Overall stability with internal devices is greater than with the external devices. The relapse rate was 23.52% with external versus 13.33% with internal devices. This can be explained by the fact that during distraction there is some bending of the pins with less precise rate of lengthening, resulting in compromised ossification during the retention period.17–20 It is well established that for optimal bone generation, the distraction rate should be accurate, not more than 1 mm per day.21–24 Moreover, the more common pin loosening during the retention period may contribute to increased relapse in the external device group. By contrast, internal devices offer more predictable vector of lengthening and more precise rate of lengthening due to direct contact of the device with the bony segment. Any device lengthening is transferred directly to the bone and creates better ossification.

In some cases with tendency to open bite or improper vector of lengthening, intermaxillary elastics were placed. In growing patients with compromised airway due to hypoplastic mandible, a slight overcorrection of 2–3 mm is recommended. With both methods, class II occlusion became class III. In all patients, the occlusion reverted to class I after 1 year. If needed, the slight overcorrection can be balanced by orthodontic treatment (chin cap).

After removal of the external pins, 2 visible buccal skin scars lateral to the mandible remained. The internal devices left a single, less visible submandibular scar on each side. It is possible that in the future, internal devices will be placed intraorally, avoiding the submandibular approach, skin scars, and facial nerve damage. In this series, we preferred to perform the submandibular operation extraorally for better control on the osteotomy, drilling, screw fixation, and control of device adaptation and forward device vector.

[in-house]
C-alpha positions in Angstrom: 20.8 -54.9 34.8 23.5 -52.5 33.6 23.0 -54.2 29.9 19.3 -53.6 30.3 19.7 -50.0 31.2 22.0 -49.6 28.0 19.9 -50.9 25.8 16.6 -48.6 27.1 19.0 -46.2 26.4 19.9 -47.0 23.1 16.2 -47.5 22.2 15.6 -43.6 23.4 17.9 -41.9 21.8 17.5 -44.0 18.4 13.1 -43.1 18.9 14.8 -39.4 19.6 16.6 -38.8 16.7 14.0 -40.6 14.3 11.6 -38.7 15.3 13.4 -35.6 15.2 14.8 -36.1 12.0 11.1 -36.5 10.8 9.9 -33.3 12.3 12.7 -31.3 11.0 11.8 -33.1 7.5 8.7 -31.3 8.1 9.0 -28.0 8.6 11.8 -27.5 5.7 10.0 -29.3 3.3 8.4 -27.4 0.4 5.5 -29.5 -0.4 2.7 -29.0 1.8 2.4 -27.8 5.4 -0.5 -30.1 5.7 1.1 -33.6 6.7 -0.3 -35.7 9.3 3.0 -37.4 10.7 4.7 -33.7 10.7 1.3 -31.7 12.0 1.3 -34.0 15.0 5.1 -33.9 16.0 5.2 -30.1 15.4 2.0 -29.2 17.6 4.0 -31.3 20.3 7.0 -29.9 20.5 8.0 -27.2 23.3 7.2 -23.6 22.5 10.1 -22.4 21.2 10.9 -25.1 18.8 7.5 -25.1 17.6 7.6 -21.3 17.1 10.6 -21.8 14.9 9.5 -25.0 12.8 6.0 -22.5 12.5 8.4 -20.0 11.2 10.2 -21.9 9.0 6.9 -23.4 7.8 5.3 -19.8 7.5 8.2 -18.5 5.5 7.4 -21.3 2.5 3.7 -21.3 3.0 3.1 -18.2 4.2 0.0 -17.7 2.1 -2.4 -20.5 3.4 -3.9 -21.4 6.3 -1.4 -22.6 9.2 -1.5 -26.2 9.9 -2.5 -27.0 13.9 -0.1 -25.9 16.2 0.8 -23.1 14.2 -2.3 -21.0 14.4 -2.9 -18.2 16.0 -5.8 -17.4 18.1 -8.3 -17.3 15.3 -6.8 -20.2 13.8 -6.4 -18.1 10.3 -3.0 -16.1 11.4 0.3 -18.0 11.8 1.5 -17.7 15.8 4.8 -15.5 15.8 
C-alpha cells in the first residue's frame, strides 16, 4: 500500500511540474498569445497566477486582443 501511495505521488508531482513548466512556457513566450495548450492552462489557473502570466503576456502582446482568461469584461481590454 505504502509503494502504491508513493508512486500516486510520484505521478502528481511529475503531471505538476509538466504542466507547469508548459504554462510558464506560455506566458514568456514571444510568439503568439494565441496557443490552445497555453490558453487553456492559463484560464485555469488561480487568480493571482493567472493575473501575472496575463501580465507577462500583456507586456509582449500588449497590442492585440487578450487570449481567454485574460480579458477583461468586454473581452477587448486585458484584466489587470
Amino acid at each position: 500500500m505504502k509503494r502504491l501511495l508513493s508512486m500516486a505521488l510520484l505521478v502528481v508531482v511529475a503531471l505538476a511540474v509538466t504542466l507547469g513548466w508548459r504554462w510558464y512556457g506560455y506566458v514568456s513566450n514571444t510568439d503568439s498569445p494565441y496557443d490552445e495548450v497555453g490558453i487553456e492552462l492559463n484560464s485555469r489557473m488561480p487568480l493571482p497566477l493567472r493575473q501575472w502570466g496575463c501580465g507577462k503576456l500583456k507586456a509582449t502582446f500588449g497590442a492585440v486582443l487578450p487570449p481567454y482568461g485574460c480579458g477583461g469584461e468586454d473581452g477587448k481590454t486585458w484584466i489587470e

Back to Top | Article Outline

CONCLUSIONS

Internal devices are more comfortable to the child with a precise and predictable vector of lengthening and lower risk of relapse. They leave less visible scars and should be considered first. Their main disadvantage is the second operation for device removal under general anesthesia. The external devices are easier to fit even in severely hypoplastic mandibles, permit greater distraction length, and can be removed simply by unscrewing the pins. Therefore, in cases where internal device placement is impossible or when there is need for greater distraction length, external devices may be used while considering greater child discomfort and risk of pin loosening that may compromise consolidation and increase risk of relapse. Mandibular distraction osteogenesis can be associated with a wide variety of minor and major complications that should be minimized by careful planning and technique.

Back to Top | Article Outline

PATIENT CONSENT

Parents or guardians provided written consent for the use of the patients’ image.

Back to Top | Article Outline

REFERENCES

1. Cohen SR, Simms C, Burstein FD, et al. Alternatives to tracheostomy in infants and children with obstructive sleep apnea. J Pediatr Surg. 1999;34:182–186; discussion 187

2. Guilleminault C. Obstructive sleep apnea syndrome and its treatment in children: areas of agreement and controversy. Pediatr Pulmonol. 1987;3:429–436

3. Denny AD, Talisman R, Hanson PR, et al. Mandibular distraction osteogenesis in very young patients to correct airway obstruction. Plast Reconstr Surg. 2001;108:302–311

4. Kaban LB, Seldin EB, Kikinis R, et al. Clinical application of curvilinear distraction osteogenesis for correction of mandibular deformities. J Oral Maxillofac Surg. 2009;67:996–1008